It's easy to be reactive online. The people who get the most attention are the ones who are most active. They post updates with valuable or entertaining content and thus they capture your attention. Unfortunately, the most active people are not always the most relevant people in your professional circle when you consider your objectives. If your goal is to grow your client base and your buyer is the senior VP of operations or the head of purchasing, there's a good chance that is not the person who is posting how-to videos every morning or reviewing updates daily. It would be nice if everyone would be equally enthusiastic about engaging online, but alas, many of them just joined to stop the overflow of LinkedIn invitations.

The lesson? Unplugging a bit from your LinkedIn obsession might provoke a two-headed stare or three, but you and I will know who has the the brightest brain.

Allison Graham speaks to audiences about how to turn networking into profitable networking and is the author of From Business Cards to Business Relationships: Personal Branding & Profitable Networking Made Easy!

[Image: Flickr user Nomadic Lass]

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  • AnneEgros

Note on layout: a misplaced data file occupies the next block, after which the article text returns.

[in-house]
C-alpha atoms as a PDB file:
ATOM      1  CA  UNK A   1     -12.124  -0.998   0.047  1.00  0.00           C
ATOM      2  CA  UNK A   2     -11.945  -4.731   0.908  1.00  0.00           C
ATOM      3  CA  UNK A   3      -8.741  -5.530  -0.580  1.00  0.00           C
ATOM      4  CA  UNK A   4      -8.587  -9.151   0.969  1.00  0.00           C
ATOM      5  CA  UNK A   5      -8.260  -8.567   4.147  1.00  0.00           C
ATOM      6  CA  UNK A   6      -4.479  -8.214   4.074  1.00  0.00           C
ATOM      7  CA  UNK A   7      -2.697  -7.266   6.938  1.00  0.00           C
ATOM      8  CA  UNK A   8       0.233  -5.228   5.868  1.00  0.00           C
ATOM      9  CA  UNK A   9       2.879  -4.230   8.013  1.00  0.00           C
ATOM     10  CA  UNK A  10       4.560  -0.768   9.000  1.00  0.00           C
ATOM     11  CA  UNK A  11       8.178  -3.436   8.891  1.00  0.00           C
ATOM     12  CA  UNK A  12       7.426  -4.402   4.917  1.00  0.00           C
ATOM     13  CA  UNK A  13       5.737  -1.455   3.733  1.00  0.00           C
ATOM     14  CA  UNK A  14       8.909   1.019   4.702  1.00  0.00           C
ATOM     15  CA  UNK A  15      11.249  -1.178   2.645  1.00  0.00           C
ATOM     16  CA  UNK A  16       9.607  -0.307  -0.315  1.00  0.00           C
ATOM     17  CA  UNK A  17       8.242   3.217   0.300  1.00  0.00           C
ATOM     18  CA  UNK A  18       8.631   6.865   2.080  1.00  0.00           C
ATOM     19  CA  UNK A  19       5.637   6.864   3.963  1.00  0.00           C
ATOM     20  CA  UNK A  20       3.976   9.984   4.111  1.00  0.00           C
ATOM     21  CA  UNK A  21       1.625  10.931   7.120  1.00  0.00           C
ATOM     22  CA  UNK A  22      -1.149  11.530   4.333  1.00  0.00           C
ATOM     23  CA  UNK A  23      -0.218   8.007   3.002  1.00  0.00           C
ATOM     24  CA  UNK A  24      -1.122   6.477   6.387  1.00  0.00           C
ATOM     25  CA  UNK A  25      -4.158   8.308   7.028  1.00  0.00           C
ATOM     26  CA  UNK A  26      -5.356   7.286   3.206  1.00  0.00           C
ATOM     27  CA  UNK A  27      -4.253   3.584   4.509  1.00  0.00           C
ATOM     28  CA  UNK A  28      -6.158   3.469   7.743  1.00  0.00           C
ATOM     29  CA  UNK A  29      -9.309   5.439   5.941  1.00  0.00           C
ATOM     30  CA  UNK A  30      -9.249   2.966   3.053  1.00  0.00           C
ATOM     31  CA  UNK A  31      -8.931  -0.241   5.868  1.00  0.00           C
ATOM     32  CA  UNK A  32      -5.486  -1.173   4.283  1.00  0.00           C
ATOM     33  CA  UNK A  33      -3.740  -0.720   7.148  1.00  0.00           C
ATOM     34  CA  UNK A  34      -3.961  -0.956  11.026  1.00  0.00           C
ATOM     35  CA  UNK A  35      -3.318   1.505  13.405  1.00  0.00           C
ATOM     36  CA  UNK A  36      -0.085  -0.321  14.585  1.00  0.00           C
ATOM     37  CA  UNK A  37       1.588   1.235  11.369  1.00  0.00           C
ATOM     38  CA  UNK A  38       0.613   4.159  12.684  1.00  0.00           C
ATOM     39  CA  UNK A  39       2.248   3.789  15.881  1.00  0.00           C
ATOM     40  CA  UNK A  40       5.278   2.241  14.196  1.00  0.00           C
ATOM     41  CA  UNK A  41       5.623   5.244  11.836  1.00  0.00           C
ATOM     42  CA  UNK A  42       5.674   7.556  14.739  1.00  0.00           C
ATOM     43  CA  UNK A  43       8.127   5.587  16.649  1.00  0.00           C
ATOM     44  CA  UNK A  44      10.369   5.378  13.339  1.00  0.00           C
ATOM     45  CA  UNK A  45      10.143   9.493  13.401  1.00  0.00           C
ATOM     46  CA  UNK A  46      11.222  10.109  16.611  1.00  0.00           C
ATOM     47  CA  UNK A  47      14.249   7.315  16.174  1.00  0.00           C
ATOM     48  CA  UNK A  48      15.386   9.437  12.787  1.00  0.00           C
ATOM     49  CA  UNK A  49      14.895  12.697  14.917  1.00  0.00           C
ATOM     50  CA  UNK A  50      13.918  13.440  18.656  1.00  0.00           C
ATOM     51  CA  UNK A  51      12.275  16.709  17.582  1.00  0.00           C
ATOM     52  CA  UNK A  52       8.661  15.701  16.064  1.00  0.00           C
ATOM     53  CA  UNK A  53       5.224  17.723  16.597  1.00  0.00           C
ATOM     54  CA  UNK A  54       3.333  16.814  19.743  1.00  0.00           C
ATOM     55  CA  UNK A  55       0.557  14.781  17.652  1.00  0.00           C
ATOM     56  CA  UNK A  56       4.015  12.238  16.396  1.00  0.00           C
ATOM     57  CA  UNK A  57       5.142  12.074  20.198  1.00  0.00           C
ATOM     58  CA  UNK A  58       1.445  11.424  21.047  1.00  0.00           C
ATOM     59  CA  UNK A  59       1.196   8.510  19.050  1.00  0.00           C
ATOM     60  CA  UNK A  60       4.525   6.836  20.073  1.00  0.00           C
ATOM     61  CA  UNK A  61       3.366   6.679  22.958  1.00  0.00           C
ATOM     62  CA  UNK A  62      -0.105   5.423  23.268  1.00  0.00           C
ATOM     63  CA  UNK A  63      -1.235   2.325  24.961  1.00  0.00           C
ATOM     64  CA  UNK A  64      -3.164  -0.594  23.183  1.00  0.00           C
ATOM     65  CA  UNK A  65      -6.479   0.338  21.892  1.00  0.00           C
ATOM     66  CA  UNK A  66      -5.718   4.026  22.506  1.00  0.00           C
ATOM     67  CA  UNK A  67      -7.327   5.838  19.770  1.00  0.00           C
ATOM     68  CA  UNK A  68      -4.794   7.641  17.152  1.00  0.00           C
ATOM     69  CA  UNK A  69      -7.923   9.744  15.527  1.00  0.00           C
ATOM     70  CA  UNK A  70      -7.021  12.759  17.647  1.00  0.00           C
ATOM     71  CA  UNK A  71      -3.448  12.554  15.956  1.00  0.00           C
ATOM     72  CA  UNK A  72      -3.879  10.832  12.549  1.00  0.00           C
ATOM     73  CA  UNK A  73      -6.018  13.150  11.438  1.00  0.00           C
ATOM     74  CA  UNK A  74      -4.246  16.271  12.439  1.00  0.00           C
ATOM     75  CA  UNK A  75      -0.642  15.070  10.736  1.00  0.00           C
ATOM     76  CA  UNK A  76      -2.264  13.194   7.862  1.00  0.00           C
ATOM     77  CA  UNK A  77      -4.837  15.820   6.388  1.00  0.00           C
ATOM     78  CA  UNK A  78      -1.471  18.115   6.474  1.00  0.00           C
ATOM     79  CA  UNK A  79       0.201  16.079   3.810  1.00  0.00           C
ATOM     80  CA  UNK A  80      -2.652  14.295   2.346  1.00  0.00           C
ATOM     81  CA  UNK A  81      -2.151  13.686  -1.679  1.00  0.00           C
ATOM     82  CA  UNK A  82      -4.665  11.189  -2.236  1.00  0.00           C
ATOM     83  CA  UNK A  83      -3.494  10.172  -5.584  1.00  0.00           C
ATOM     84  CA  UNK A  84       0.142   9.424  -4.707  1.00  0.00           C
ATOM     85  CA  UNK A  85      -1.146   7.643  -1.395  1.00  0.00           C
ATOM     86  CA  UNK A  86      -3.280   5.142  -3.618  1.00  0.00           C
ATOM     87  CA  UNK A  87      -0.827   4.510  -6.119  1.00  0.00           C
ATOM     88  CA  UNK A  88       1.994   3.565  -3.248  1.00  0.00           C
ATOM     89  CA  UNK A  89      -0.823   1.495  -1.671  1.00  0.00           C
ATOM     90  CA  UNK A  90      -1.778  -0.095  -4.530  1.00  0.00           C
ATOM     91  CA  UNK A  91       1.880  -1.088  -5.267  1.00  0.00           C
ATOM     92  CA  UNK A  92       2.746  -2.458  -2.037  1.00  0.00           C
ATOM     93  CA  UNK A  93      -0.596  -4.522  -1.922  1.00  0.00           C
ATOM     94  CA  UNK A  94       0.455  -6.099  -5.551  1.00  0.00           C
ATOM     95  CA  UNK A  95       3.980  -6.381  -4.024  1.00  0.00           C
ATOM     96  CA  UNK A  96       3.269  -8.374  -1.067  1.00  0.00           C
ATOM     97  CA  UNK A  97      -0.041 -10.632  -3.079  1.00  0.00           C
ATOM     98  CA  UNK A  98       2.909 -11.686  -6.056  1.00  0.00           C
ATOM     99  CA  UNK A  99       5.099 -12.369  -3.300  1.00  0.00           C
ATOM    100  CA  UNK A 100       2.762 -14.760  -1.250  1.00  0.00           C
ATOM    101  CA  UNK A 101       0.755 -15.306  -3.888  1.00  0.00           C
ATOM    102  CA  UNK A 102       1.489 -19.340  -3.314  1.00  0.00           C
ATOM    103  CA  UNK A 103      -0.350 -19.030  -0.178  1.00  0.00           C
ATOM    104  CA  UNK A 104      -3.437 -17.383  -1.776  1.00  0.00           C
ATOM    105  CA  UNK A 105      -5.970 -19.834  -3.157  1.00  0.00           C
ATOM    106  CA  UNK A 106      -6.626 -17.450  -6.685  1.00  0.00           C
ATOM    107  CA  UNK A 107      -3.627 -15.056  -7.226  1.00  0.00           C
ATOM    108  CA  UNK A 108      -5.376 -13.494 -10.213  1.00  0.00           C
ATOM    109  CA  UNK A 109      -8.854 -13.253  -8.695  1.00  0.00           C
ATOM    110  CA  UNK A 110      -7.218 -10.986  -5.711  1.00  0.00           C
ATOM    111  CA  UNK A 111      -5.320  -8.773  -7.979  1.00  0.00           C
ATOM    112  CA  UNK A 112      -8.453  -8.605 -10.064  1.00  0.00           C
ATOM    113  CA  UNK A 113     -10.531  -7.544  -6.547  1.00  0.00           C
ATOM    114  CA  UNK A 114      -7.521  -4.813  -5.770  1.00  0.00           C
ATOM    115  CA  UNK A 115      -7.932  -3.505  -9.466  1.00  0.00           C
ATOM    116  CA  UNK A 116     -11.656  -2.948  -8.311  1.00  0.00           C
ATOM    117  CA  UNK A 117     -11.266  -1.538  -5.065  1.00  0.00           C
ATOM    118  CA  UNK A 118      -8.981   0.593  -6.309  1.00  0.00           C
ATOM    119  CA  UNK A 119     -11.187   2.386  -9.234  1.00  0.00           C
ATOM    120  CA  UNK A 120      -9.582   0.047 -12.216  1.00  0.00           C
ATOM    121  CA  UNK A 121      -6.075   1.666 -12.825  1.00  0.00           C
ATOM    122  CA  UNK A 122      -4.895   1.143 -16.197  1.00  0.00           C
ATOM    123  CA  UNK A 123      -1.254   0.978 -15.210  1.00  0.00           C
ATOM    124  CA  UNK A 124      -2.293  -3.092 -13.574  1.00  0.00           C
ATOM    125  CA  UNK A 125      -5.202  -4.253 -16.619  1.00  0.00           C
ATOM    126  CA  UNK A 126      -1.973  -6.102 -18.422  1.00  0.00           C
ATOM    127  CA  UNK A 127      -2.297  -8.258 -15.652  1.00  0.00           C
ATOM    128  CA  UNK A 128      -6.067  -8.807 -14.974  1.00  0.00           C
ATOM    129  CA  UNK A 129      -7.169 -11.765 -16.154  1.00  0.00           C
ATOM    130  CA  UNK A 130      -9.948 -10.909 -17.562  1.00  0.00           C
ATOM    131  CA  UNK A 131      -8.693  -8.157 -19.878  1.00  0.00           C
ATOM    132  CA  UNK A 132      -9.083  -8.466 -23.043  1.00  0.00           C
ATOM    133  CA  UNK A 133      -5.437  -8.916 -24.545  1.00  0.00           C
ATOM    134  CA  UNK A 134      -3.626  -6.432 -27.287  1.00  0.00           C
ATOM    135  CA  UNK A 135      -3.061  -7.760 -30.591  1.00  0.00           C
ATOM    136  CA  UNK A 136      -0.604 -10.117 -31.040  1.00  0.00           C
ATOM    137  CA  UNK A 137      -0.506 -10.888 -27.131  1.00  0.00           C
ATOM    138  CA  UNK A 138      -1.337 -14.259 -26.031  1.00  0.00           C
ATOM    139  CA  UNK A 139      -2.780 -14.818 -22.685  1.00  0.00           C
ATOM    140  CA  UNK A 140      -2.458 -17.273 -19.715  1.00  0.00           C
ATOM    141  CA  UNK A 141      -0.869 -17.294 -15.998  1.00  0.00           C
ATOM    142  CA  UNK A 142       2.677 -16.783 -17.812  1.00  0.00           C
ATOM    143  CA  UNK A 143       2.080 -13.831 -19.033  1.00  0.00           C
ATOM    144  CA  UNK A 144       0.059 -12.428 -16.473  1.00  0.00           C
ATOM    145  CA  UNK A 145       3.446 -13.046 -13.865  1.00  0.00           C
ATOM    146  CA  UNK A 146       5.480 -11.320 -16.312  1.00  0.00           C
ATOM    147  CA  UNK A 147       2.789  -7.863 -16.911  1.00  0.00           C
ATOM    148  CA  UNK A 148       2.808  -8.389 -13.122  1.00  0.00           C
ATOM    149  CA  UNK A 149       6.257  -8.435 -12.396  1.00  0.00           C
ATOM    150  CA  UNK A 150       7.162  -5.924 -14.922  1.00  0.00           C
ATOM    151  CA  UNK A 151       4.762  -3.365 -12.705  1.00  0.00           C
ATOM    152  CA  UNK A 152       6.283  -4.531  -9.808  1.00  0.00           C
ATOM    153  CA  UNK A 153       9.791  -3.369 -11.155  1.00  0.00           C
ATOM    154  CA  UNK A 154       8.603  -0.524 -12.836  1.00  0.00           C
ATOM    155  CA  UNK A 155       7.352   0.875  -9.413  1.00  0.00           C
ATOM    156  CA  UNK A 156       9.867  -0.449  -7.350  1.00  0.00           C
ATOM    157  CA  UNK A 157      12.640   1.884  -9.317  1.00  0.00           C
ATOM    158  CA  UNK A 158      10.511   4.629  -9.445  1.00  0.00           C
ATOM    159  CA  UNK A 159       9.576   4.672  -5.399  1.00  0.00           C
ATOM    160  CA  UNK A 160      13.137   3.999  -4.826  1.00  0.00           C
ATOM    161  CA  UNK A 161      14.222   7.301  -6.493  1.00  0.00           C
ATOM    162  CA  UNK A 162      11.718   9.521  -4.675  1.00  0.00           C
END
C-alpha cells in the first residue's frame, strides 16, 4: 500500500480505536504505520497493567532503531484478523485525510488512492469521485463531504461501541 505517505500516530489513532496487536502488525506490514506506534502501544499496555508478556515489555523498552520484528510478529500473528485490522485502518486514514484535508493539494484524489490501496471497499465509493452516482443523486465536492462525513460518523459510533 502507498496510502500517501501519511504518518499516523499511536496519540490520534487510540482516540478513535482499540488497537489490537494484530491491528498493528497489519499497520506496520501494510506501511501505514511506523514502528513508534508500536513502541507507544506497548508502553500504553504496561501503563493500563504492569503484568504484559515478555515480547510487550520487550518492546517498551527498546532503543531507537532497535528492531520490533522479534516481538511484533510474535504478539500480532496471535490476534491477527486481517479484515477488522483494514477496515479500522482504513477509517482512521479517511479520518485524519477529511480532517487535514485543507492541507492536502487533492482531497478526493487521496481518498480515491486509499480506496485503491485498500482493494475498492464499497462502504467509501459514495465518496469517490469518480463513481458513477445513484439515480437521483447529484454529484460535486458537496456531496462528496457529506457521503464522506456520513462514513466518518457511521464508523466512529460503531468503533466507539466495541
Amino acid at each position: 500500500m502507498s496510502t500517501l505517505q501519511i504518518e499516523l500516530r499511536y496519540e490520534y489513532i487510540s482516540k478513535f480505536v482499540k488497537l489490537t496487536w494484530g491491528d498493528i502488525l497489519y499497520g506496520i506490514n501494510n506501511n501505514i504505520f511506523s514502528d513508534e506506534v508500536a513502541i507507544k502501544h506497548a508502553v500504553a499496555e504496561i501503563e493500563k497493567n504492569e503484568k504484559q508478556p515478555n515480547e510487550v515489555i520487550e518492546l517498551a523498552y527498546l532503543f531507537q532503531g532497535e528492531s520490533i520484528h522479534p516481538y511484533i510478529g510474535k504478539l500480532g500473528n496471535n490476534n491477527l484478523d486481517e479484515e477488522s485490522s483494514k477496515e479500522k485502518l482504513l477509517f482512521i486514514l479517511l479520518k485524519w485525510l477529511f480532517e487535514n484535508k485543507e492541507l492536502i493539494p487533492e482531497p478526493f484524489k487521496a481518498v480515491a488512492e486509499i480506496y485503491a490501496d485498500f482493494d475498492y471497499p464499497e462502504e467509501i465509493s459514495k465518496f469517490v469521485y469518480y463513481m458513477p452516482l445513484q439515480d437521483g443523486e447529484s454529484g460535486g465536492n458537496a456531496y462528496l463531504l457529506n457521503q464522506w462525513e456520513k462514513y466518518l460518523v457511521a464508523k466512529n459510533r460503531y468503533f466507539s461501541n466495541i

I think you get the most of Linkedin by using their search tools to see who are the players in your industry, specific country or company. With group discussions and updates from experts as well as company insights you can stay up to date with new trends and get new ideas. Being a serial expat moving every three years, I frequently contact people I don't know who live in my future "home". Very often people kindly share their tips. Thanks to those preliminary online exchanges, I have a list of people to meet in person when I arrive in my new place and it is really the best way to find like-minded people and speed-up my network building process.

    Allison, I don't share your opinion about posting updates and your recommendation to limit the number of people you connect with. First Linkedin updates help you boost your presence online and build your expert reputation like any other content marketing tools. Second, when you connect with people you don't know but who share your interests, you increase the likelihood to meet interesting people you would never had the opportunity to meet in real life. So, in short, LinkedIn is enhancing my networking capability and brings me clients and business partners more than any other social media tool.